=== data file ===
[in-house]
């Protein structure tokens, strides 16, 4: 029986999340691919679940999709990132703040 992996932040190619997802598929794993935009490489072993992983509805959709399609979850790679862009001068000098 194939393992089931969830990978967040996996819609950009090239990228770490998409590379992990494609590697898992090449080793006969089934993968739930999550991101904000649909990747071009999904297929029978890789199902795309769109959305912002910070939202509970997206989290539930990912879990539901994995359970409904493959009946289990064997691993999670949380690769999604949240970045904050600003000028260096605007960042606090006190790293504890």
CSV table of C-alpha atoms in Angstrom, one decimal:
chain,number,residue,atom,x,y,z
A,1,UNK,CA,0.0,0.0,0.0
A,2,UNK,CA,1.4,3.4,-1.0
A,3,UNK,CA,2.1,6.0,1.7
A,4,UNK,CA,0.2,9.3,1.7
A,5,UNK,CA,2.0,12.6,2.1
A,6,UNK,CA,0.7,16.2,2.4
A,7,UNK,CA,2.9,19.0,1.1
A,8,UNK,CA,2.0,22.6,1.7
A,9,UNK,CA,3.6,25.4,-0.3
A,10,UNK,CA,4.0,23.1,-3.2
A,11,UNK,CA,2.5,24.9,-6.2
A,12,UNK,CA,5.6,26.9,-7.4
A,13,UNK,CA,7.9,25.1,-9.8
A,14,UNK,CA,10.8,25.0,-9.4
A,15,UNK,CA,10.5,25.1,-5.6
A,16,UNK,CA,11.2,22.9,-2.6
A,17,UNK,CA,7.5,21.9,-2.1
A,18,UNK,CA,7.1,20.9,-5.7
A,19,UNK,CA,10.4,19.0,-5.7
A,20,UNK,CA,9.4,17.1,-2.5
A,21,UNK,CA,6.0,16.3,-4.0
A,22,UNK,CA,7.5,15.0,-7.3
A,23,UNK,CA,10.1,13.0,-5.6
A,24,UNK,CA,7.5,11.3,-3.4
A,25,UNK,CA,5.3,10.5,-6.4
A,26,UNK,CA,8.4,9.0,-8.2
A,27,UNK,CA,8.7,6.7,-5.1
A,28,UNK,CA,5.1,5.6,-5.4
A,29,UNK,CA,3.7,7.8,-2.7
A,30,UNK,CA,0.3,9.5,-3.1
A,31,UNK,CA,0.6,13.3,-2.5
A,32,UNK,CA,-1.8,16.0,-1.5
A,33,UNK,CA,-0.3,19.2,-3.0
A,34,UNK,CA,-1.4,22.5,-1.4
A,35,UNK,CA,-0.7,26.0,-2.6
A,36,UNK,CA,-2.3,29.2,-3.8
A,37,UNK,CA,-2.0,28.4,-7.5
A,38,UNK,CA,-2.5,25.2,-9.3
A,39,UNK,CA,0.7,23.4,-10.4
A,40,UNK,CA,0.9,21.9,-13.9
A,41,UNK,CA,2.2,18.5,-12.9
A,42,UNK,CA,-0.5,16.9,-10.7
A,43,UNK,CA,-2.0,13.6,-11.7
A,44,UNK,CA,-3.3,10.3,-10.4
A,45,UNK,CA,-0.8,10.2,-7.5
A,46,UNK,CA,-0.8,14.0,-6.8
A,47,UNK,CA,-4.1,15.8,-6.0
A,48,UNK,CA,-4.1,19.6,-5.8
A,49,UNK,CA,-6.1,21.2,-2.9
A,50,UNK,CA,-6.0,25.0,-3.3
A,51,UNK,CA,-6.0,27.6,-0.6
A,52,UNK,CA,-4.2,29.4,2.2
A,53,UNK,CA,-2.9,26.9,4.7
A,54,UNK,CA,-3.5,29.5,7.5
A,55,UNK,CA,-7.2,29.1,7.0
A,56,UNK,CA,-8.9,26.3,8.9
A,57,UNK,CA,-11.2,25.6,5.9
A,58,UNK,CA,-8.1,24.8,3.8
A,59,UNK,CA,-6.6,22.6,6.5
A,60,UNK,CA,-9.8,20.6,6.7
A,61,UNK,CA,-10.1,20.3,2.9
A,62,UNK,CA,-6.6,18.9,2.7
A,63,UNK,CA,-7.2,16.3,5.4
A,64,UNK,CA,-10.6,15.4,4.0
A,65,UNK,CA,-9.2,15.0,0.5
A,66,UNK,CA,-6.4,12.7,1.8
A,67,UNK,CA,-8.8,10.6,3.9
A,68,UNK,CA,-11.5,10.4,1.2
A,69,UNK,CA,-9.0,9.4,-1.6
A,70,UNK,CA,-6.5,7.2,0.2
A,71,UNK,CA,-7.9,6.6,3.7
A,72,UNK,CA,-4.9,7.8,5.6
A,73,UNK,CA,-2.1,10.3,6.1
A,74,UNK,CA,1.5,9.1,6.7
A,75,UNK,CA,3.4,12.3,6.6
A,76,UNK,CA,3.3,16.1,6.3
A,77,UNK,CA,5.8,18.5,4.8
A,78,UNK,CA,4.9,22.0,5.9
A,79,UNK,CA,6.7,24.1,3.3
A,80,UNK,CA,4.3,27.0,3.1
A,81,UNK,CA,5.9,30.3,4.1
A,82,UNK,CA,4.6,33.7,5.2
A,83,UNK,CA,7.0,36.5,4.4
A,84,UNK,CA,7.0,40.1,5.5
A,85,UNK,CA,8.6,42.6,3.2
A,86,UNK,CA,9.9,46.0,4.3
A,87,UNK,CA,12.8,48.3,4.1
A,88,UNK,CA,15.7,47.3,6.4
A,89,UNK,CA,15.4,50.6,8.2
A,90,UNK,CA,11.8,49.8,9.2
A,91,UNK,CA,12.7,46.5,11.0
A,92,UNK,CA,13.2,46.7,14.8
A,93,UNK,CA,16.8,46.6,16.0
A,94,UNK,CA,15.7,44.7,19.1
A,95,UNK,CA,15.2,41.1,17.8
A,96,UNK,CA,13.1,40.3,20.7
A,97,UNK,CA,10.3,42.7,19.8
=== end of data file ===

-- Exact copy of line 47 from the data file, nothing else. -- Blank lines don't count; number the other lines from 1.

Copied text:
A,43,UNK,CA,-2.0,13.6,-11.7